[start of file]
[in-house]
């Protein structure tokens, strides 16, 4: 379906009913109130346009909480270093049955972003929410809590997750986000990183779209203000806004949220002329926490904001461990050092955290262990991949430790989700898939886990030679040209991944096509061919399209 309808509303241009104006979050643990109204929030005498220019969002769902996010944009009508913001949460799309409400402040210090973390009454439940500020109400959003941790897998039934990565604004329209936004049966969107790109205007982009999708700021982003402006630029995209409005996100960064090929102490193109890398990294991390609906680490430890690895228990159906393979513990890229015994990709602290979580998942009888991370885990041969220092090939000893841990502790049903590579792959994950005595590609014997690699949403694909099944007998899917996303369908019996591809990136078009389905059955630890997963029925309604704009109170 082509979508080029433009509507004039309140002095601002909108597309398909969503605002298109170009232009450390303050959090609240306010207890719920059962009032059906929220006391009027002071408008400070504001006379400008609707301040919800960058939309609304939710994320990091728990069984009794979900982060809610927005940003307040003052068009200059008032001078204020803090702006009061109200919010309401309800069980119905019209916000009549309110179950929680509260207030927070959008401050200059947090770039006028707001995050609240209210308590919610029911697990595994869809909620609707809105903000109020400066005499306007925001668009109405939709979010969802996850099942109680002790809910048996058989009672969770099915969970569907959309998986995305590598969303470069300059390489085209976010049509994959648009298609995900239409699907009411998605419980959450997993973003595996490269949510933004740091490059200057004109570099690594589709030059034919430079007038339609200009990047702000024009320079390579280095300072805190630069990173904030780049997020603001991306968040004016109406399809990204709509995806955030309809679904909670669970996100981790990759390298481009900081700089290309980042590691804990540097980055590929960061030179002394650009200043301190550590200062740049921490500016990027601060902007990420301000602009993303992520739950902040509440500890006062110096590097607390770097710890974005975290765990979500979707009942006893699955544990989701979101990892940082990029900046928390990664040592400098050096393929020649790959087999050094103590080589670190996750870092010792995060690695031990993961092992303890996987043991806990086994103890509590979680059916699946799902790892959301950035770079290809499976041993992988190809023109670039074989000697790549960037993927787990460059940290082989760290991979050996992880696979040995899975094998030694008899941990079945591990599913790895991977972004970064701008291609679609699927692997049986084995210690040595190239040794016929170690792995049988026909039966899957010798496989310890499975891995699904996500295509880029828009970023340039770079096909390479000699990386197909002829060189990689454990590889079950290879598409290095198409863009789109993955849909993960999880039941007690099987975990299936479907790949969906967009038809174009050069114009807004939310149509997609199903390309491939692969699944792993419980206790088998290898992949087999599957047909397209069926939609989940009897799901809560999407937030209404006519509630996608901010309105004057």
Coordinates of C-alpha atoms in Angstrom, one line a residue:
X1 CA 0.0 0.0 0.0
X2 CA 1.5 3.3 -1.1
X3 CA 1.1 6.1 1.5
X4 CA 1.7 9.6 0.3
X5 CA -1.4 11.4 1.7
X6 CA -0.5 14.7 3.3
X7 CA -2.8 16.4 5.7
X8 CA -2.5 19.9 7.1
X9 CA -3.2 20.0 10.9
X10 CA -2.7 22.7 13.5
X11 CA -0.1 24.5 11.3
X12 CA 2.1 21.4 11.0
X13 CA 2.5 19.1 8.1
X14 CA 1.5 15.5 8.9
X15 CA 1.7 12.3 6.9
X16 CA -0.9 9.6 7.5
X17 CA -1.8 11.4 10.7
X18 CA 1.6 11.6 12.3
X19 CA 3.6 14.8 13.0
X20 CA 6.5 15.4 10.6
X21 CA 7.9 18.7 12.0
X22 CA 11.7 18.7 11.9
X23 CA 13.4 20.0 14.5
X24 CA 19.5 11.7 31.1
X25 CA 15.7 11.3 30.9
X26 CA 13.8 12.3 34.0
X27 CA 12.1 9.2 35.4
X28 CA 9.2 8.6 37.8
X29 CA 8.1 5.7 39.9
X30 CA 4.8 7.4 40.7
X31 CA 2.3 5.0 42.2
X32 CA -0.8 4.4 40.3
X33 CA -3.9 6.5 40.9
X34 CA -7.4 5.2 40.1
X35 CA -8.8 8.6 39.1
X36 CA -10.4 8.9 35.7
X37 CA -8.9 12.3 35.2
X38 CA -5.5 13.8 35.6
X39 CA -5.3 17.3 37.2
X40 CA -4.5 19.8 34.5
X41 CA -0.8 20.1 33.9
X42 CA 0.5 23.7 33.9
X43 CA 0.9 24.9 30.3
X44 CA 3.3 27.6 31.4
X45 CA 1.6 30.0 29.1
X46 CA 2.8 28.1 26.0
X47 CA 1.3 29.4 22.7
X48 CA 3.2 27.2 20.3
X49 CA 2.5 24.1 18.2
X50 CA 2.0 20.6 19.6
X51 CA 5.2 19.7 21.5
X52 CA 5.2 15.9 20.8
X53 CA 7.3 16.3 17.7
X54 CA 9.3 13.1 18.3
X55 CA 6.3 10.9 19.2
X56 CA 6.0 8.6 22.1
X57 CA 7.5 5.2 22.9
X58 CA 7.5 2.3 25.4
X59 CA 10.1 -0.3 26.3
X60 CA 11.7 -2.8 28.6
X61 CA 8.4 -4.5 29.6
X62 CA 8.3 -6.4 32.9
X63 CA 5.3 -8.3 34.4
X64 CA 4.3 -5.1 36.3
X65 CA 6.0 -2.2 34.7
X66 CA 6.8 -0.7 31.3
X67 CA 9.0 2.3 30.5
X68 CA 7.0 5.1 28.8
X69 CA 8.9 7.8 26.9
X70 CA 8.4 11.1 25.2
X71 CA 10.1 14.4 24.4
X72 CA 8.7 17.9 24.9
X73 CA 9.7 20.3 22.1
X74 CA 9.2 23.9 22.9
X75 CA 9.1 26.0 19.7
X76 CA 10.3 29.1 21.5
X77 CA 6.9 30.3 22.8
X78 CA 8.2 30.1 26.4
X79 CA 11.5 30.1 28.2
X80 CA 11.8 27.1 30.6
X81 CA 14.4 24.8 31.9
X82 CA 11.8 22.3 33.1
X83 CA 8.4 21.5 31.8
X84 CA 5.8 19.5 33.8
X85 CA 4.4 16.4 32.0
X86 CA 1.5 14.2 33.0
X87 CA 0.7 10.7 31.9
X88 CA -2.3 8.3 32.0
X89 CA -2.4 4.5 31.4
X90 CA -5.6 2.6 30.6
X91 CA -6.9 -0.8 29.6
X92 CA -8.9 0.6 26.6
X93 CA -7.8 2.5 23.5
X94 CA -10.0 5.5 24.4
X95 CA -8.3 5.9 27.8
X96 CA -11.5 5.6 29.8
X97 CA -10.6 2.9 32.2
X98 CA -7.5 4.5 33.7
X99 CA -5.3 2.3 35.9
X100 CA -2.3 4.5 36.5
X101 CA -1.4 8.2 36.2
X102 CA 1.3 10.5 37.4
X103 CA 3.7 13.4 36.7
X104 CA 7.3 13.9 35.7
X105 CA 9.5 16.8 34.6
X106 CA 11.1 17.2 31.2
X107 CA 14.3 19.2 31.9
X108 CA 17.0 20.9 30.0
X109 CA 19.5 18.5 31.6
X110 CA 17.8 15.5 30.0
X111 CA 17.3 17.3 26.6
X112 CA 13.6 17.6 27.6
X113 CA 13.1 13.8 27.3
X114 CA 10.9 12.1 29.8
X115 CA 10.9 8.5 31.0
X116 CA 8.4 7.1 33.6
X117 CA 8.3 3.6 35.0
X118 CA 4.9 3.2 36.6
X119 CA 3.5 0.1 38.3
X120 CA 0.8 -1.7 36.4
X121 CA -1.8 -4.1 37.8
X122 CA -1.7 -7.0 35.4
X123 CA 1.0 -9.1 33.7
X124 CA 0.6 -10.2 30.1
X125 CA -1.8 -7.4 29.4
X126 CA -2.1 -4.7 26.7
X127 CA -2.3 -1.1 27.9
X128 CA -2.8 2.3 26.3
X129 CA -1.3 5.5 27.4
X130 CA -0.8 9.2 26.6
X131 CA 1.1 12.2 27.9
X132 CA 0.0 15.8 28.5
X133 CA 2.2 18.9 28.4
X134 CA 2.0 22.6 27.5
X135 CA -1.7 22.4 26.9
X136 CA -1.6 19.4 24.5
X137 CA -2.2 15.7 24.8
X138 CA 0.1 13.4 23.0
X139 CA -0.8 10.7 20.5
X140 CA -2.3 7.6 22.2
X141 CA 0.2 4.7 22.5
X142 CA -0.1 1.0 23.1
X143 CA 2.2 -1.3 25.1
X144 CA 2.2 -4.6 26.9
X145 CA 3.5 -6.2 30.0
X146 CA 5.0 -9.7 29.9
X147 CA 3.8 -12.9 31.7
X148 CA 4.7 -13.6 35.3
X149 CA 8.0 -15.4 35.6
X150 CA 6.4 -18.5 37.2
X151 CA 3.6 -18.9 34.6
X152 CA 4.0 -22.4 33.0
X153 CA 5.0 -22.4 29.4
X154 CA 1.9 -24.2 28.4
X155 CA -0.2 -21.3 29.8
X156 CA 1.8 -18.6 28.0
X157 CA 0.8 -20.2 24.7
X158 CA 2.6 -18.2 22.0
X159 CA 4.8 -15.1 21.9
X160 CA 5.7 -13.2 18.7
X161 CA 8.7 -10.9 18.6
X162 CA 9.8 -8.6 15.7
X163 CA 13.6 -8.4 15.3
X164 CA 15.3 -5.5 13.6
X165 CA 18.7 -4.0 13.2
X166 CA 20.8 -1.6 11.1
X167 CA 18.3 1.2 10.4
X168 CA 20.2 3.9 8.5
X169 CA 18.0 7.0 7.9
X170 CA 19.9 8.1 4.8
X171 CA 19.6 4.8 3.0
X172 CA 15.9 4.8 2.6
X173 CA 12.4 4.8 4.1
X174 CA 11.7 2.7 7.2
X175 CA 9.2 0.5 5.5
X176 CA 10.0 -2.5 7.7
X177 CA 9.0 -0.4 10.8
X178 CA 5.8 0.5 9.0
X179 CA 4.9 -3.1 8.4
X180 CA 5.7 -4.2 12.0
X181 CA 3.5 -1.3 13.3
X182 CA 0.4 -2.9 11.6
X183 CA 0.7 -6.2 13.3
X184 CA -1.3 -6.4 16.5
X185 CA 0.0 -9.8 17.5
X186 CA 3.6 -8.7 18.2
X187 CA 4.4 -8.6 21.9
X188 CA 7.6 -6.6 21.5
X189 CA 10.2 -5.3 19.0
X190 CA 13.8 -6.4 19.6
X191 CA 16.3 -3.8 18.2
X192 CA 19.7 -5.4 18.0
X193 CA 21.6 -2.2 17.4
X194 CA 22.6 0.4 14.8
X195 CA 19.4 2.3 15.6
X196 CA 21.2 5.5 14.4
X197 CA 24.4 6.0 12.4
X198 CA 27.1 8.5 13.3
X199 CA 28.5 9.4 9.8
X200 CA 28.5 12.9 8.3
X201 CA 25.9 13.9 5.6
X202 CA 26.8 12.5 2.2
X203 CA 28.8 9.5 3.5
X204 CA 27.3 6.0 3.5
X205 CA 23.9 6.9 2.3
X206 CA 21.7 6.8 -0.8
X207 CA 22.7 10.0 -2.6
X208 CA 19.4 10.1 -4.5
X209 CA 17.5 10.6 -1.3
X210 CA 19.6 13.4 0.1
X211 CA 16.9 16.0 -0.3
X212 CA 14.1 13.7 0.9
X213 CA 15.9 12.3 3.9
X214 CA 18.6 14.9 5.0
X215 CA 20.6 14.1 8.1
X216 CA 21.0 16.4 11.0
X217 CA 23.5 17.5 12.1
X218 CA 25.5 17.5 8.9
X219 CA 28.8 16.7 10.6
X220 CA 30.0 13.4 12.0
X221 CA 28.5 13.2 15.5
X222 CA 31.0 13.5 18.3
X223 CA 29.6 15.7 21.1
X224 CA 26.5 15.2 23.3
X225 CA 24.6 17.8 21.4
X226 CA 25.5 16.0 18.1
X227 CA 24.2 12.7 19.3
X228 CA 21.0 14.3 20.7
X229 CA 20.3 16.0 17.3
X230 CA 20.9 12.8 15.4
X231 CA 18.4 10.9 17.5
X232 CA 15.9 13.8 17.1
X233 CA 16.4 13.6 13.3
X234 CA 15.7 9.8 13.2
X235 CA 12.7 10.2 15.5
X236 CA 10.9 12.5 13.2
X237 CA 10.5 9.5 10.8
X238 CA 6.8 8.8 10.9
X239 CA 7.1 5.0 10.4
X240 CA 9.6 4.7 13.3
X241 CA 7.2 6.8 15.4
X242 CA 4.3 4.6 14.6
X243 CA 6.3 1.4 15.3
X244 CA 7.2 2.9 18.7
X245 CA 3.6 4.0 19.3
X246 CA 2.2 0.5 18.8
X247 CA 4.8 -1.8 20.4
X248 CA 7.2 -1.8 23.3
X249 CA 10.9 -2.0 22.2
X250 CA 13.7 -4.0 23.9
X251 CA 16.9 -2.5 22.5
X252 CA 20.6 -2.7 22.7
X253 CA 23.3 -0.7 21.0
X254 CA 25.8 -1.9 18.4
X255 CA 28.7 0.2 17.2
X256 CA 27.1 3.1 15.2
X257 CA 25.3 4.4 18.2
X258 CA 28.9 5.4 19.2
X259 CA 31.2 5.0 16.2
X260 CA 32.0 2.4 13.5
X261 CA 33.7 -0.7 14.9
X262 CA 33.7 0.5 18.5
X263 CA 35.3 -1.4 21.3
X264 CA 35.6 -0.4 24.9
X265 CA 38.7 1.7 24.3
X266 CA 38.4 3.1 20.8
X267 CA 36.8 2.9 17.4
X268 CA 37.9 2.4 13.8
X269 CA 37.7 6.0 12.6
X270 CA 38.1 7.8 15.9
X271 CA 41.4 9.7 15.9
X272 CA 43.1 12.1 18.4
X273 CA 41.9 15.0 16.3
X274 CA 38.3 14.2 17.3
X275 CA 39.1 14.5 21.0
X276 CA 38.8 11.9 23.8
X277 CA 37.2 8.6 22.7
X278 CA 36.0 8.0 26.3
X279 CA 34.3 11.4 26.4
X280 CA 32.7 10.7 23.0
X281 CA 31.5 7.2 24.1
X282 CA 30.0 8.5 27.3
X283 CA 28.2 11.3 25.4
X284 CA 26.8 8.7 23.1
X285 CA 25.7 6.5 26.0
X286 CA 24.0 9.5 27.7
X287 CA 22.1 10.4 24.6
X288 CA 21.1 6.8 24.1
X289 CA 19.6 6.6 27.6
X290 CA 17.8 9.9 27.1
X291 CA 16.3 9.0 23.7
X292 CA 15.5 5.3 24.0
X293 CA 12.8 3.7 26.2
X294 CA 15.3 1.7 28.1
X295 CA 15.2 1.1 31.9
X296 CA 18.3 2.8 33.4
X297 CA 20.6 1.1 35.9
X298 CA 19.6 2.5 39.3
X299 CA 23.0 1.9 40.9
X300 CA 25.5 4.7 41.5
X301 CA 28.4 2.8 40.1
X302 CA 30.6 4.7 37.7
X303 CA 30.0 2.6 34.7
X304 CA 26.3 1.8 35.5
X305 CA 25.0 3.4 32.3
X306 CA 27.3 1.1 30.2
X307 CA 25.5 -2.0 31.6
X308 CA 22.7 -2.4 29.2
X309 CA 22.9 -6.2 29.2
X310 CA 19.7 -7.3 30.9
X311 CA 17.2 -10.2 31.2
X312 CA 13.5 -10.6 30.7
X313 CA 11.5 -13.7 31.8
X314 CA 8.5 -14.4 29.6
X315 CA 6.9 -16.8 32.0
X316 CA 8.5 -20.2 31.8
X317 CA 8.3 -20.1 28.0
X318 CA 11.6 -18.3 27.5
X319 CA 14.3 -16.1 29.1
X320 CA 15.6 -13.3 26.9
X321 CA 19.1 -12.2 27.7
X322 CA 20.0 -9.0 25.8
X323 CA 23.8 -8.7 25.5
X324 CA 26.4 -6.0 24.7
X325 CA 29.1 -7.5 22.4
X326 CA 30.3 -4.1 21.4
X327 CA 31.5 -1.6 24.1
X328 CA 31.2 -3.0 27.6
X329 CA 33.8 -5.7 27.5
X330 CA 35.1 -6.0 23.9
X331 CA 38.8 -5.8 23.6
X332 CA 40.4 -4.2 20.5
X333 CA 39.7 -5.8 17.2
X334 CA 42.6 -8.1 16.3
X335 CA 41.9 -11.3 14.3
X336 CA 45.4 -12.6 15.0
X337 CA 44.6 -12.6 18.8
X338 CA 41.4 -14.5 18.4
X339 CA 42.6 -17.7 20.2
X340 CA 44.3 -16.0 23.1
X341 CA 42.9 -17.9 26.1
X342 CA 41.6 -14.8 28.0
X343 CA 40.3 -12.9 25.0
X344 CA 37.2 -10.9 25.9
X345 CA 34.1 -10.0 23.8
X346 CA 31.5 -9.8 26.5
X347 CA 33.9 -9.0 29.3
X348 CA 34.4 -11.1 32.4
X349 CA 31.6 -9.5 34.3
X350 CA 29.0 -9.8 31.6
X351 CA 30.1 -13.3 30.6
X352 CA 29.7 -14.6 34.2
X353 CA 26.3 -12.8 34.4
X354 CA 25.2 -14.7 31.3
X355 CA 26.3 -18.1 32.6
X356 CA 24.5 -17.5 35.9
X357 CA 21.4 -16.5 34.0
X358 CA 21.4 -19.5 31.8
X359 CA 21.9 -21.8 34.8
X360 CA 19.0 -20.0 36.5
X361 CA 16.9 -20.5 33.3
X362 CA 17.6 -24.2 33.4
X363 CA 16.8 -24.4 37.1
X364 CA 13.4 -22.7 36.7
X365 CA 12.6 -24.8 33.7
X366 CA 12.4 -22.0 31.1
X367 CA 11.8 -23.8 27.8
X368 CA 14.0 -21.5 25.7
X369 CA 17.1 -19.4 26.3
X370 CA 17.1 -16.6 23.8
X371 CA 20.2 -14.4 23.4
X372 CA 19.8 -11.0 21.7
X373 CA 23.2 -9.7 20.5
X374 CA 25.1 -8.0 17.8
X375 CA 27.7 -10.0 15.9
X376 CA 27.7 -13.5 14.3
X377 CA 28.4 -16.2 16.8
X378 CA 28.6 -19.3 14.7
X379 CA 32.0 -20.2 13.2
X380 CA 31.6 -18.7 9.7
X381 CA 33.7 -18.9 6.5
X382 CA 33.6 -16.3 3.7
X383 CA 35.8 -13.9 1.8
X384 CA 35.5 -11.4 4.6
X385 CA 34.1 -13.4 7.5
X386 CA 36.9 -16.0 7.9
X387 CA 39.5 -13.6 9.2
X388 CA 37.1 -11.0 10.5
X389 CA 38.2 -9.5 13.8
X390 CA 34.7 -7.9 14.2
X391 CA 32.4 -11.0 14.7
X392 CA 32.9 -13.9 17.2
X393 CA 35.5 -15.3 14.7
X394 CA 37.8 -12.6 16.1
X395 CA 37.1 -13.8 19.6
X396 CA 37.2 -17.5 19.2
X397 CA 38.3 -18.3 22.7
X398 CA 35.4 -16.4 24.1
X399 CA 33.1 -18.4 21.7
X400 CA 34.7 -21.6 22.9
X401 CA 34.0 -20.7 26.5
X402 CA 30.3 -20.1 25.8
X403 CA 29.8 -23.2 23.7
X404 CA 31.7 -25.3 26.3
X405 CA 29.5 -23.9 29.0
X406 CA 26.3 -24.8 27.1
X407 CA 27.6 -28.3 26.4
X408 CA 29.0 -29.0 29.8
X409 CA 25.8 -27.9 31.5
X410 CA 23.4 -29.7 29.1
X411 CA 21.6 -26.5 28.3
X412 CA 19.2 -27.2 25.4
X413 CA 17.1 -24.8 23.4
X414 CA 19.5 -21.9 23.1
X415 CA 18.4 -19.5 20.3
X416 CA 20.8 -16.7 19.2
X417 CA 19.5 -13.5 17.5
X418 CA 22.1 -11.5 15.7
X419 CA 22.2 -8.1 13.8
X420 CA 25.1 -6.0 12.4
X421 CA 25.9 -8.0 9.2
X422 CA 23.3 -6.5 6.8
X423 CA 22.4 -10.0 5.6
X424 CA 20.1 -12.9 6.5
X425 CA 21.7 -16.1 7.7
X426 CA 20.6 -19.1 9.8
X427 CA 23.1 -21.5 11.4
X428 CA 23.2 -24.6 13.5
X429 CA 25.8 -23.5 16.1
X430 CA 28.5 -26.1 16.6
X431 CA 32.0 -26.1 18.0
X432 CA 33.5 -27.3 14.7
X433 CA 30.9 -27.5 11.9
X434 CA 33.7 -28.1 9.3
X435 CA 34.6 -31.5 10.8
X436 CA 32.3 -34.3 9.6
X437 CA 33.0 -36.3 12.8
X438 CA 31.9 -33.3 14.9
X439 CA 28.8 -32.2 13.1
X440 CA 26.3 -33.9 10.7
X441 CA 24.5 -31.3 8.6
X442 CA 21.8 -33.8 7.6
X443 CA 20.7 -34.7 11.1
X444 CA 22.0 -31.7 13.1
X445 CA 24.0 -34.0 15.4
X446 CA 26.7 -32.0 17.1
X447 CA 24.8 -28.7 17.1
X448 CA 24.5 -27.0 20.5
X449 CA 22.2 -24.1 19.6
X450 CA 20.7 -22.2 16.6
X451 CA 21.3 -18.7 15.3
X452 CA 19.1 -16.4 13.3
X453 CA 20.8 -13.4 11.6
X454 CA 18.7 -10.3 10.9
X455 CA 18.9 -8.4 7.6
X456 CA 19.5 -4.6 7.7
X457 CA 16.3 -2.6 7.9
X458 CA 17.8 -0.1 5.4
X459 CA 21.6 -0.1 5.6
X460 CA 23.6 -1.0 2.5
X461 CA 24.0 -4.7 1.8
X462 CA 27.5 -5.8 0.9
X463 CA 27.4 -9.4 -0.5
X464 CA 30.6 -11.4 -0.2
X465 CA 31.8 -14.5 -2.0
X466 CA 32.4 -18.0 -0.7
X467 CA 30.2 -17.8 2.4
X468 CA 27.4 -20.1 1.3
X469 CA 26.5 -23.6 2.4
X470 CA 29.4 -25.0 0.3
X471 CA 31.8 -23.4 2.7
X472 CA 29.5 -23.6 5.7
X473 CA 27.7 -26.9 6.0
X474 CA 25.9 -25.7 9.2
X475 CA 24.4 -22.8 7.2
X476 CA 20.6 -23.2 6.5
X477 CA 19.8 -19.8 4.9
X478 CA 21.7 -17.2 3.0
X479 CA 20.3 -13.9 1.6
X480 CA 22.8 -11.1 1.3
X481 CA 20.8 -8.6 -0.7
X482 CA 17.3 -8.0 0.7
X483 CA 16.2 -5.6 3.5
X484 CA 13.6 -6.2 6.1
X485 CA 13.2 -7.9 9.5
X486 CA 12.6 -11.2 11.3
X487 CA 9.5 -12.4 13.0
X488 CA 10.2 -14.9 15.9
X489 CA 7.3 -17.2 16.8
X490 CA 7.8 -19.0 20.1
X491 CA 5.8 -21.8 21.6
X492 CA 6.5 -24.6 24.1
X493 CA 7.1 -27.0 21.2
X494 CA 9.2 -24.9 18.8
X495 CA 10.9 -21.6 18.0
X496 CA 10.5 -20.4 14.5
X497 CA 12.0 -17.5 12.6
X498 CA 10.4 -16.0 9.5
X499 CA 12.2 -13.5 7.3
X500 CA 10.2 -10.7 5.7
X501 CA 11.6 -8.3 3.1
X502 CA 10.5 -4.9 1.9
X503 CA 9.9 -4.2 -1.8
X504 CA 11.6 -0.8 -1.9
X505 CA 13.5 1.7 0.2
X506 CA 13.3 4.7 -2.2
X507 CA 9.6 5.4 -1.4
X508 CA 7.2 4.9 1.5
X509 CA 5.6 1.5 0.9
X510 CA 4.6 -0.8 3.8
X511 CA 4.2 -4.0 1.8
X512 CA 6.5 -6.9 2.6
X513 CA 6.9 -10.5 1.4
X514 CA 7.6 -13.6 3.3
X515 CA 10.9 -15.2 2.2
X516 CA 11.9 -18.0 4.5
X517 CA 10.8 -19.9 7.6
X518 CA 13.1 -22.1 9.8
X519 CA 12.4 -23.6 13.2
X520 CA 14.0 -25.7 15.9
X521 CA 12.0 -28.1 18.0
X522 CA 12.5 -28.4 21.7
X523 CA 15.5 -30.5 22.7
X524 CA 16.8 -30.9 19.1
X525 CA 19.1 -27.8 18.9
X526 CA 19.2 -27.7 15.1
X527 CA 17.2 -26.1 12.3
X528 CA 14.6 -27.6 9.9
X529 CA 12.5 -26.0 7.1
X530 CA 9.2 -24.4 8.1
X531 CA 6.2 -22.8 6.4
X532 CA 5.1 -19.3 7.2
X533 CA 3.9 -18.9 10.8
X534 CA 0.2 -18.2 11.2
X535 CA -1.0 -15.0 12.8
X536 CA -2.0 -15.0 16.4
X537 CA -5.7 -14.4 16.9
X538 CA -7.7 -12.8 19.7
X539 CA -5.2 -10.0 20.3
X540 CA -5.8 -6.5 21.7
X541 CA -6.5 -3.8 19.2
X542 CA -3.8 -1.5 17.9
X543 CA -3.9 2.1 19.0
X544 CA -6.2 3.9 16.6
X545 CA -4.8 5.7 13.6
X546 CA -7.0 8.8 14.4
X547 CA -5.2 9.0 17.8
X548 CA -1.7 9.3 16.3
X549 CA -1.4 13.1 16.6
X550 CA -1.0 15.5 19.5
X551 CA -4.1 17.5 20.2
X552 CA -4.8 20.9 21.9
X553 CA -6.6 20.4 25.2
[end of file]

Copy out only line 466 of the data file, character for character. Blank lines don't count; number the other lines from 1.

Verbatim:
X463 CA 27.4 -9.4 -0.5